his numerical strength, was far inferior to ours. But as an ofset [szc] to this we had a vast territory, with a population hostile to the government, to gar­ rison, and long lines of river and rail-road communication, tr[thr]ough terri­ tory equally hostile, to protect to secure in order that the more active Armies might be supplied.—Whilst Eastern and Western Armies were fighting in­ dependent battles, working together like a balky team where no two ever pulled together, giving Summers and Winters to almost entire inactivity, thus

enabling the enemy to use to great advantage his -his- interior lines of com­ munication for transporting portion of his Armies from one theatre of War to an other, and to furlough large numbers of the Armyies during these seasons of inactivity to go to their home and do the work of producing for the suport of these Armies, it was a question whether our numerical strength was not more than balanced by these [dis]advantages.

My opinion was firmly fixed long before the honor of commanding all our Armies had been confered on me that no peace could be had that would be stable, or conducive to the happiness of North or South, until the Military power of the rebellion was entirely broken. Believing us to be one people,

Source: John Y. Simon, ed., The Papers of Ulysses S. Grant (Carbondale: Southern Illinois University Press, 1 988), XV: pp. 164-1 66.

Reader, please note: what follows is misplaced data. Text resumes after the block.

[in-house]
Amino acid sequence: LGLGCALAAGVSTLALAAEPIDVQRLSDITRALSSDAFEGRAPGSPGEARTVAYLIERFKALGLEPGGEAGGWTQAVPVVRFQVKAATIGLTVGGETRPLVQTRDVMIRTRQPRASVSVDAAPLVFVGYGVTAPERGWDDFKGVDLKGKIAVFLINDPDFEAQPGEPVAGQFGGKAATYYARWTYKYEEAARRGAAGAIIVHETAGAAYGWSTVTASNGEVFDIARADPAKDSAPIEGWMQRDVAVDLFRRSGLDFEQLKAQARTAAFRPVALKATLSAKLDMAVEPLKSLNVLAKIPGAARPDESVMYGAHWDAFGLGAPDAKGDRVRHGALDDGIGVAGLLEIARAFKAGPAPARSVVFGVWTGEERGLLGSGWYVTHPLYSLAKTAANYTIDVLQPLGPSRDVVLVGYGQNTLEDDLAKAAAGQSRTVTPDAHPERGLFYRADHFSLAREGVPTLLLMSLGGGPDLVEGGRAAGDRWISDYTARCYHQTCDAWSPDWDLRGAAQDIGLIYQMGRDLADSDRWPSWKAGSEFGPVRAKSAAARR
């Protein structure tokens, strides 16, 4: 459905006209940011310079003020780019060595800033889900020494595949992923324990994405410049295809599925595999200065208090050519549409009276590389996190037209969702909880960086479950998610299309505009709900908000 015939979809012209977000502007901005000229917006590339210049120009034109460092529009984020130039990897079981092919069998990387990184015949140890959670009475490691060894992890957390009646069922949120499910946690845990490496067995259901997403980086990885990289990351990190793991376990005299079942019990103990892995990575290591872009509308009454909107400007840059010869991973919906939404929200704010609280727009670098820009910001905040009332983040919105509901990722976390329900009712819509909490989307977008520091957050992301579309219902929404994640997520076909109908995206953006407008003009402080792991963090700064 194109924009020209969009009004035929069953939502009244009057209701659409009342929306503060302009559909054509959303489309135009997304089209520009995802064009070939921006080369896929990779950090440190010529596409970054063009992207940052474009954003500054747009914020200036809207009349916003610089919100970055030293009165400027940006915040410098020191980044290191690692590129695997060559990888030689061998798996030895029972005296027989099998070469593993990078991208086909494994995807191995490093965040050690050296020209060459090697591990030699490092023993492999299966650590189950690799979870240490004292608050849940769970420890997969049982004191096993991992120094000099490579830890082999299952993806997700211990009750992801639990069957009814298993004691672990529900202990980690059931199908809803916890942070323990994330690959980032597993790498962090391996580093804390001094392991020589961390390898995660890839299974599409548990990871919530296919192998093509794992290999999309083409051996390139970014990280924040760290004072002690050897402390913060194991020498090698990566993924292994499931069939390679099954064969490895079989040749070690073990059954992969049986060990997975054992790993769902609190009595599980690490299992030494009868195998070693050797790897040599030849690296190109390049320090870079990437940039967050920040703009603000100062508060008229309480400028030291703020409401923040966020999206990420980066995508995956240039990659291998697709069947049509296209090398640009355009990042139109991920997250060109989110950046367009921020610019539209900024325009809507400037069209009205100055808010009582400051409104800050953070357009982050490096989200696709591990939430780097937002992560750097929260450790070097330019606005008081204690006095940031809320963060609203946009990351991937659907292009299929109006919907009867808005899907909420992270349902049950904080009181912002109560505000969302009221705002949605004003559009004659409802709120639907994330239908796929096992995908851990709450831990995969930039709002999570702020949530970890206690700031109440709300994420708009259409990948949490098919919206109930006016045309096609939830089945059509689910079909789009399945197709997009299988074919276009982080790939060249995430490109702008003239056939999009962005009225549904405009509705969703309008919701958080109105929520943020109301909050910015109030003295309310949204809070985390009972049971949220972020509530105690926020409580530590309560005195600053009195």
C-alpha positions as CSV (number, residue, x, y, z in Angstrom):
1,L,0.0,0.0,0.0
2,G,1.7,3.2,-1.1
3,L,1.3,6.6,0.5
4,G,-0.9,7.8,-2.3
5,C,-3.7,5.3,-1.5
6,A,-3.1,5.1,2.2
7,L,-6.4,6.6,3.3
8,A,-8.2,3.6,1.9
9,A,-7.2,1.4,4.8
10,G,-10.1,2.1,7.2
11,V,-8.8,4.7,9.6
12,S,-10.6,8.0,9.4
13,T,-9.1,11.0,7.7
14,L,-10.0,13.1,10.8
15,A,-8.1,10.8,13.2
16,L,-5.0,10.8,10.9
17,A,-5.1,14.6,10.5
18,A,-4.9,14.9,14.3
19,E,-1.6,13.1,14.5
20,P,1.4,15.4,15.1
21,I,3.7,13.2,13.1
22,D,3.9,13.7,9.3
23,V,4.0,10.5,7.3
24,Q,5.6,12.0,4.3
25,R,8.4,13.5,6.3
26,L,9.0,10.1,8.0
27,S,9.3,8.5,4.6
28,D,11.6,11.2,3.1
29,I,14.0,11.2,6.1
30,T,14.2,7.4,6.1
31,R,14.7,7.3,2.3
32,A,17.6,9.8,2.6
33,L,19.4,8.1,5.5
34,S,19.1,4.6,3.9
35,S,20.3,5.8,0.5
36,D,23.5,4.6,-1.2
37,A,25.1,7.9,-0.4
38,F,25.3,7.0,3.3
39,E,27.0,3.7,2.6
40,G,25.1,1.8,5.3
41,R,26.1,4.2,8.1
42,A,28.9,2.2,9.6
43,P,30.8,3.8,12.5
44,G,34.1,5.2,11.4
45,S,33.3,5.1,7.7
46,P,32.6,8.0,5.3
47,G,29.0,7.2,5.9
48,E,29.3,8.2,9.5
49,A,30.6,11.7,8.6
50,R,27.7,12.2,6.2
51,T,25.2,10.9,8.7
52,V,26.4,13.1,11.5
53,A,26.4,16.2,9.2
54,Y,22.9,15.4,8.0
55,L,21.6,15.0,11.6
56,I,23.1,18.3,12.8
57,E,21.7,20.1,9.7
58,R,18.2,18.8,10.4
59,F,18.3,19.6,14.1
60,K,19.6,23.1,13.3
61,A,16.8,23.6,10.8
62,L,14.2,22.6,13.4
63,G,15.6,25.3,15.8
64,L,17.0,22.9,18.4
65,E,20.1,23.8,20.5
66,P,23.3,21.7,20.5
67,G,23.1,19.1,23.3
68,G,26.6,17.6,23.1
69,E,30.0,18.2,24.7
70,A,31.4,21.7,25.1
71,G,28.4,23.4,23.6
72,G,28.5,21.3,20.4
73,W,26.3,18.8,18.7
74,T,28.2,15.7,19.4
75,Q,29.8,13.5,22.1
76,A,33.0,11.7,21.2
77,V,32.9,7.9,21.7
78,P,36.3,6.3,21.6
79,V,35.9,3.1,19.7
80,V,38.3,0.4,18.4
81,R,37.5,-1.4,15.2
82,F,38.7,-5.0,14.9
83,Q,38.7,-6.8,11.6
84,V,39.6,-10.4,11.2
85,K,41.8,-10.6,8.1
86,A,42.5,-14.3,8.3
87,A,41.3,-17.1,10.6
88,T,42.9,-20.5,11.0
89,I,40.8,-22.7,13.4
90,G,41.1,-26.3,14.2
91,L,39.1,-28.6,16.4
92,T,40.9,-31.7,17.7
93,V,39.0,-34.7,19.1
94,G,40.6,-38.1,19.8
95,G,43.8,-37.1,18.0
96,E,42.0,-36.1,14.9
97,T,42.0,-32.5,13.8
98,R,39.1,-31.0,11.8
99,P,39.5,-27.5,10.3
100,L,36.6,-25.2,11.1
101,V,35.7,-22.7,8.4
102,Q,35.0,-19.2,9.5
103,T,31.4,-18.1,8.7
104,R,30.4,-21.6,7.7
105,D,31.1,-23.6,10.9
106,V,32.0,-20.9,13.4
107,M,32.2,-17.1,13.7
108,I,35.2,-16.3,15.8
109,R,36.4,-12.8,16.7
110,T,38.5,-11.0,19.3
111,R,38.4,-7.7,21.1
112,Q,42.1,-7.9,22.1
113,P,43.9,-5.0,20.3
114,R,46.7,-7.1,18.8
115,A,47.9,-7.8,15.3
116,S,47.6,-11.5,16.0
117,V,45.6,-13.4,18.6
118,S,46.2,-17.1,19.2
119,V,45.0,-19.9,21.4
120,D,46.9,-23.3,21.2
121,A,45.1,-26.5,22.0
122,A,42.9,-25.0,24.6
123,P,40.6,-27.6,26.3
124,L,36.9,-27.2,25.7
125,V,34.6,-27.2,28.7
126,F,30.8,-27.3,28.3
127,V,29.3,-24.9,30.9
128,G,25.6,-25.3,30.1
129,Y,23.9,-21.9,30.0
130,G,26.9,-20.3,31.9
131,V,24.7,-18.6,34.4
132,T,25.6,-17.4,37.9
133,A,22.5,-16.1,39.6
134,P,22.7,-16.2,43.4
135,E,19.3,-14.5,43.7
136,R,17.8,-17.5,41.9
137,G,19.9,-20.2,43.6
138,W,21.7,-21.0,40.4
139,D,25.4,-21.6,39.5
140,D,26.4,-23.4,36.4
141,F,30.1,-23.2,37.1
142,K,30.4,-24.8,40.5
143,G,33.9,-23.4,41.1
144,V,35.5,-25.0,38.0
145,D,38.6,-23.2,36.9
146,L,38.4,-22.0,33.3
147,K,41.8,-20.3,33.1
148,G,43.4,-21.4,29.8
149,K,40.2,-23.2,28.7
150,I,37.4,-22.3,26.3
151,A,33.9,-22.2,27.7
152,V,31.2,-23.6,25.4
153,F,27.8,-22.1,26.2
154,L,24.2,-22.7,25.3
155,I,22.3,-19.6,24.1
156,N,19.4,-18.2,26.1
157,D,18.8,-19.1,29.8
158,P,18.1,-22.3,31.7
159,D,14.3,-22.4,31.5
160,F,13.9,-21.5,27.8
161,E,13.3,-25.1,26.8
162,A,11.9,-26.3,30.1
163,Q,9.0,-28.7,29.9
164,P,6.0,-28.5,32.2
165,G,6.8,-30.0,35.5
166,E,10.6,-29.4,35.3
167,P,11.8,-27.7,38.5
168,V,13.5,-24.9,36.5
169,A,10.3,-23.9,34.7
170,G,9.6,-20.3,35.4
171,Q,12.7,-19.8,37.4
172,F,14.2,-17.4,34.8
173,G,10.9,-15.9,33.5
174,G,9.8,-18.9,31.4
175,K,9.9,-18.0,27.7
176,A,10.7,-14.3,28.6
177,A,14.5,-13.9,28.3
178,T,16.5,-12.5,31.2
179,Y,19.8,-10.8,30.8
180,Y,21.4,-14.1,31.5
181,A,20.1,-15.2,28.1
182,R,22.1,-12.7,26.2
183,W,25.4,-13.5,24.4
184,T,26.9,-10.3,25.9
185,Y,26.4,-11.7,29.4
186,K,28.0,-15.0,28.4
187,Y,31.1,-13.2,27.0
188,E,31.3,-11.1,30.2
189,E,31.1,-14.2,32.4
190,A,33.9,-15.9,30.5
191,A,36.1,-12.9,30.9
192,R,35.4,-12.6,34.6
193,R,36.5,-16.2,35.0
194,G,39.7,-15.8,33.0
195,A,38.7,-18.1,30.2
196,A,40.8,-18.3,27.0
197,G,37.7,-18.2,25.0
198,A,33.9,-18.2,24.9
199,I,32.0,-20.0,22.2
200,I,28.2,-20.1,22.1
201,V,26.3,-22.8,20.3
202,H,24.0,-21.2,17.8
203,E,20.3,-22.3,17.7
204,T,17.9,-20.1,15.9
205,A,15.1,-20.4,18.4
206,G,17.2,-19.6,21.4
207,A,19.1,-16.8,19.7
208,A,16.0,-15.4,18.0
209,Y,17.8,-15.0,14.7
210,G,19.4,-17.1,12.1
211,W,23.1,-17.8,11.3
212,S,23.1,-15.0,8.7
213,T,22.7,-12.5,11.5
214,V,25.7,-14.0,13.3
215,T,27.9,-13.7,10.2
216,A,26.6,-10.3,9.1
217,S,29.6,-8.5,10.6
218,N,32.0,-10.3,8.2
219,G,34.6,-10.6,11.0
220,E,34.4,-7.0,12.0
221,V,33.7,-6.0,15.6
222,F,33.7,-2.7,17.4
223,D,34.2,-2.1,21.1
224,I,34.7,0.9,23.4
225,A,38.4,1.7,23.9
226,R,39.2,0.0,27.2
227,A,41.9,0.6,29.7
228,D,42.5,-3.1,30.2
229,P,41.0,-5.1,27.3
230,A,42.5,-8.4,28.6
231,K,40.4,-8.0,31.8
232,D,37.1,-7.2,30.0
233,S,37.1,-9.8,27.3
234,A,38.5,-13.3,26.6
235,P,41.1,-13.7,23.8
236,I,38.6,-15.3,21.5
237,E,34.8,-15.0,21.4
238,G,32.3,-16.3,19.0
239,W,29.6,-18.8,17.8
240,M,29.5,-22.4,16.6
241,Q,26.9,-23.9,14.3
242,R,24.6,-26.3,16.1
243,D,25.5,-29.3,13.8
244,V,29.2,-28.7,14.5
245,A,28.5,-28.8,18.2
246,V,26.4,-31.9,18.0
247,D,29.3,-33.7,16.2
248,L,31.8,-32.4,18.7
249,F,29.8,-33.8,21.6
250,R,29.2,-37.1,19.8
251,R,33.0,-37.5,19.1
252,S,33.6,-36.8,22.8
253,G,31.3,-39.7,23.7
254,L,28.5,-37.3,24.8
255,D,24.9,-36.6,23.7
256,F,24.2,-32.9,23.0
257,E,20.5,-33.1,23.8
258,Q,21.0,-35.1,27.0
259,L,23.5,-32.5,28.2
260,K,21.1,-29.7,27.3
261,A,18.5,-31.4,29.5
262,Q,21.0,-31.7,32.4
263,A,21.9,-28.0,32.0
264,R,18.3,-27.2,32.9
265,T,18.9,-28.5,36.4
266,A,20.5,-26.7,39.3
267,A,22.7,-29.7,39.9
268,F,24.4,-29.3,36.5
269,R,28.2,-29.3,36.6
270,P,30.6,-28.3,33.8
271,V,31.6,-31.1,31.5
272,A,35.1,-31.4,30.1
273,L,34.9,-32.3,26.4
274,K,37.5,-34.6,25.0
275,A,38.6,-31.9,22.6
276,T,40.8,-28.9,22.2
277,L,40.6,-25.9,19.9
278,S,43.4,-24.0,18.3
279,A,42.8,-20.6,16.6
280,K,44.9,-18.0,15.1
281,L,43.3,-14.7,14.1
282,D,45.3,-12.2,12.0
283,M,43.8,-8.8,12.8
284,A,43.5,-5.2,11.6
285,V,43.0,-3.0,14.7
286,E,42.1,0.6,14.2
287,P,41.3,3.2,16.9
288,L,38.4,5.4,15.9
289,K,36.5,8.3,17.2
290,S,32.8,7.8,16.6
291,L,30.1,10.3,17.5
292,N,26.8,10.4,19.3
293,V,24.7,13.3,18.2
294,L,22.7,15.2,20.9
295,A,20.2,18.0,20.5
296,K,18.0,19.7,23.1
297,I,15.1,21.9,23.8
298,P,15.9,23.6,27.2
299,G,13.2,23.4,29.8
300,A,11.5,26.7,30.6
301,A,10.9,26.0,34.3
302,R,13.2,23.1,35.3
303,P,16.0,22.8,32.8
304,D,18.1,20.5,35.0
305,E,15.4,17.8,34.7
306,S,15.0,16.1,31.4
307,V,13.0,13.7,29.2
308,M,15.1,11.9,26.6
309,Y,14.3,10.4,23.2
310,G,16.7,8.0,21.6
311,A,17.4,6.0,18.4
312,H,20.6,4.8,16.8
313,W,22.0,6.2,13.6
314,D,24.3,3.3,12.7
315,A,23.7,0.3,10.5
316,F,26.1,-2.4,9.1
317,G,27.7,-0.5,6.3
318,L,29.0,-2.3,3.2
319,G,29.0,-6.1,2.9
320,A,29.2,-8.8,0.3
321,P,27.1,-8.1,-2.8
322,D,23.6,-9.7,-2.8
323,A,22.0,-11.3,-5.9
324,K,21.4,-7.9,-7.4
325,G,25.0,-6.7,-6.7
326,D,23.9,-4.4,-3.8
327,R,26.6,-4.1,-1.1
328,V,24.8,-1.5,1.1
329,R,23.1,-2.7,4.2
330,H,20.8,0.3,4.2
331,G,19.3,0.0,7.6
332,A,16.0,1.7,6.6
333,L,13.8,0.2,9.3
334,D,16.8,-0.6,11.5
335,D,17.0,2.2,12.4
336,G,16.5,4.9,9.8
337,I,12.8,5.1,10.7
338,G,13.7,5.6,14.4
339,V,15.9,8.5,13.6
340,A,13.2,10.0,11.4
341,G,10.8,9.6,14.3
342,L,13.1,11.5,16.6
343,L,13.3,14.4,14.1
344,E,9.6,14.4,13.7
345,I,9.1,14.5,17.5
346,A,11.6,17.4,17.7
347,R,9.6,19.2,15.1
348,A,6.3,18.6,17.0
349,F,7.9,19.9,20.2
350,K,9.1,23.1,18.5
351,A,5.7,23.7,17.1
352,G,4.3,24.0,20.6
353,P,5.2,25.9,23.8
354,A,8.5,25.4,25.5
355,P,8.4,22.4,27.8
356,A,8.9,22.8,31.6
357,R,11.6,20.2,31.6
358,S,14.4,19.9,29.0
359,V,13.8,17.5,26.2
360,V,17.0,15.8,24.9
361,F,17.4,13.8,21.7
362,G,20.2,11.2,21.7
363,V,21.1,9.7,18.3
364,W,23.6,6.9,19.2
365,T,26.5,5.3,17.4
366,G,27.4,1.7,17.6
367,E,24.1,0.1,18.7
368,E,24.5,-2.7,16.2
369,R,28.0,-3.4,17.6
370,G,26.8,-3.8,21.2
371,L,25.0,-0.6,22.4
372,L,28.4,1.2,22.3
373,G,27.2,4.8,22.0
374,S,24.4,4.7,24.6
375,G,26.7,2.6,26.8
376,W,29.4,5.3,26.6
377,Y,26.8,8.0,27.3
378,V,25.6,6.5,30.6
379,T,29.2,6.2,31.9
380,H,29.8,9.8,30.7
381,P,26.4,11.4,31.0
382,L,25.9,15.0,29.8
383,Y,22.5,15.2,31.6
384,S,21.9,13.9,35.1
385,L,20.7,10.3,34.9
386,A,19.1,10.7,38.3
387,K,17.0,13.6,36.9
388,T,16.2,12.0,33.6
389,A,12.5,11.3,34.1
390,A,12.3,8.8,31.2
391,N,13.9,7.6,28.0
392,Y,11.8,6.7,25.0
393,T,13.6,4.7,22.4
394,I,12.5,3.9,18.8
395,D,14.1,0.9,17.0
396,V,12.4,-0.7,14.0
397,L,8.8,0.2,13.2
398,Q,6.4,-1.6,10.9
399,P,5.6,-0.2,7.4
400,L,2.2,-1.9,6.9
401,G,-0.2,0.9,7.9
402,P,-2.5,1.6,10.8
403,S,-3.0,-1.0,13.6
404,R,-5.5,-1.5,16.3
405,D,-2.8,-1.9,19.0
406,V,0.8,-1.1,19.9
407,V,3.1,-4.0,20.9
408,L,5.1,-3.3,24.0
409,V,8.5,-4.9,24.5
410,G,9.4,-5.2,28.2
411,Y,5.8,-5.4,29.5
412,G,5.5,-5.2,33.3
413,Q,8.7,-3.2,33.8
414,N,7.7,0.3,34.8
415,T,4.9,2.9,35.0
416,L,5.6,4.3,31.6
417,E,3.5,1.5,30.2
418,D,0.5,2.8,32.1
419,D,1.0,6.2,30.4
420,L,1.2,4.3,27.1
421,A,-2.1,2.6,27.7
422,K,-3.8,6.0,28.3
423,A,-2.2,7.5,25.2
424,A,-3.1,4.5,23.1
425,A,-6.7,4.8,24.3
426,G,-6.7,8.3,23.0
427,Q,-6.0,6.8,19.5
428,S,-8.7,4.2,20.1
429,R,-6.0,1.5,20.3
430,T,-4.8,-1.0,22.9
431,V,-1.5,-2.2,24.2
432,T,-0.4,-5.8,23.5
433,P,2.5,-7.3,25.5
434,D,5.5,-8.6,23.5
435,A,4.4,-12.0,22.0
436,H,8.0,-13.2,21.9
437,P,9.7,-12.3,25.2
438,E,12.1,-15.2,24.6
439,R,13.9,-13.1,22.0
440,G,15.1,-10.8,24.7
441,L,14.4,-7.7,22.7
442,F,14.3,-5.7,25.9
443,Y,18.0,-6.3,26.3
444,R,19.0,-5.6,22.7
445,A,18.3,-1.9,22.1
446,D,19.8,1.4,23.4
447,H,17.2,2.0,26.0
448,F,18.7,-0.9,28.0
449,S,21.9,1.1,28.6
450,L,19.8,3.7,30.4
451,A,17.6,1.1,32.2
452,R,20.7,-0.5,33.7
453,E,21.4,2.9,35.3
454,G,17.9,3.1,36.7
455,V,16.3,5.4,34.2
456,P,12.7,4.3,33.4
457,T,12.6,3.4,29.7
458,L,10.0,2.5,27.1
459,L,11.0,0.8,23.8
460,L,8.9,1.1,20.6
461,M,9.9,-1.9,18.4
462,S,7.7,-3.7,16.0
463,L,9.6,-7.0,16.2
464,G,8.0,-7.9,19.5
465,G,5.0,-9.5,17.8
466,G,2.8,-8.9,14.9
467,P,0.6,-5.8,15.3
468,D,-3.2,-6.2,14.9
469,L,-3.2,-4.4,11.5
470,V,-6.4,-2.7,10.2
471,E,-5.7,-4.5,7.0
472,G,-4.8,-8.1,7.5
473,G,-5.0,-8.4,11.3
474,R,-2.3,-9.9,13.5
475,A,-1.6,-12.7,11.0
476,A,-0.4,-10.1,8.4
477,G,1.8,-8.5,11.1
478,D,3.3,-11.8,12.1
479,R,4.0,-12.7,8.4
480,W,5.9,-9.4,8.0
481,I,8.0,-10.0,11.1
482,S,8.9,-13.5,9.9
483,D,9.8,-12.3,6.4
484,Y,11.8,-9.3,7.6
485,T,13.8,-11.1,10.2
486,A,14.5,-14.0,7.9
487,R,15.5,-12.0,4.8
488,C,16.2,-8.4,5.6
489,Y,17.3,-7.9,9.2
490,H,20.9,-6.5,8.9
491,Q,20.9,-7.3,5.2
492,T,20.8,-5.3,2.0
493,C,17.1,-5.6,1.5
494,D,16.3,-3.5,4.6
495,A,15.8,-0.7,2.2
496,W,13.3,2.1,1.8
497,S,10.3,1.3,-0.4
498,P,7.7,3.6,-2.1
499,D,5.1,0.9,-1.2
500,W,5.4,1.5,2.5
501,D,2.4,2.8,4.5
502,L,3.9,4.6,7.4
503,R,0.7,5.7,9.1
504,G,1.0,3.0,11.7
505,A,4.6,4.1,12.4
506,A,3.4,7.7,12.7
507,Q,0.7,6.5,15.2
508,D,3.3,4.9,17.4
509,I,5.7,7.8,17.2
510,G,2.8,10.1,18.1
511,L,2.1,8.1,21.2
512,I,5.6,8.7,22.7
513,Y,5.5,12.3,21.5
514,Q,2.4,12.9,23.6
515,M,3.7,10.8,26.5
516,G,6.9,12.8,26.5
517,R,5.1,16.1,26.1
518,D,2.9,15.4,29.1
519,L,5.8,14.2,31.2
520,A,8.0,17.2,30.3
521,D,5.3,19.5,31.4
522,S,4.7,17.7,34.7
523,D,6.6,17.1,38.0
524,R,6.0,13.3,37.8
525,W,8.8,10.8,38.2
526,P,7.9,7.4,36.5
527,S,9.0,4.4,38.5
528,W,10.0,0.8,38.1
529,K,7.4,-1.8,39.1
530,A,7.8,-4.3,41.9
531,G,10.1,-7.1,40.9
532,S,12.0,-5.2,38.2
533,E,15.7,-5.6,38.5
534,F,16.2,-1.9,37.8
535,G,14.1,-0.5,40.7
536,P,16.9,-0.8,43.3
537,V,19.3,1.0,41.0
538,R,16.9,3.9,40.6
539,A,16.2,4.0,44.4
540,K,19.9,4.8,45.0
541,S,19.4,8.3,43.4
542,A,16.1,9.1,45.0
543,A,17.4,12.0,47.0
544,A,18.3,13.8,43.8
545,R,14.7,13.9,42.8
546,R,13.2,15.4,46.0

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 In this letter, Grant reported to the secretary of war the completion of his military assignment. What does Grant reveal about the reasons for


292 Chapter 12 Grand Theory, Great Battles, and Historical Causes

one blood and with identical interests, I do and have felt the same interest in the welfa ultimate welfare of the South as of the North. The guilty, no mat­ ter what their offence or to what section they belong, should be punished according to their guilt. The leaders in this rebellion against the Government have been guilty of the most heinous offence known to our laws. Let them reap the reward of their offence.

Here then is the basis of all plans formed at the onset. Lst First to use the greatest number of troops practicable against the Armed force of the enemy. To prevent that enemy from using the same force, at different sea­ sons, against first one Army and then another, and to prevent the possibil­ ity of repose for refitting and producing the necessary supplies for carrying on resistance. Second; to hammer continuously at the Armed force of the enemy, and his resources, until by mere attricion [szc], if in no other way, there should be nothing left to him but an equal submission with the loyal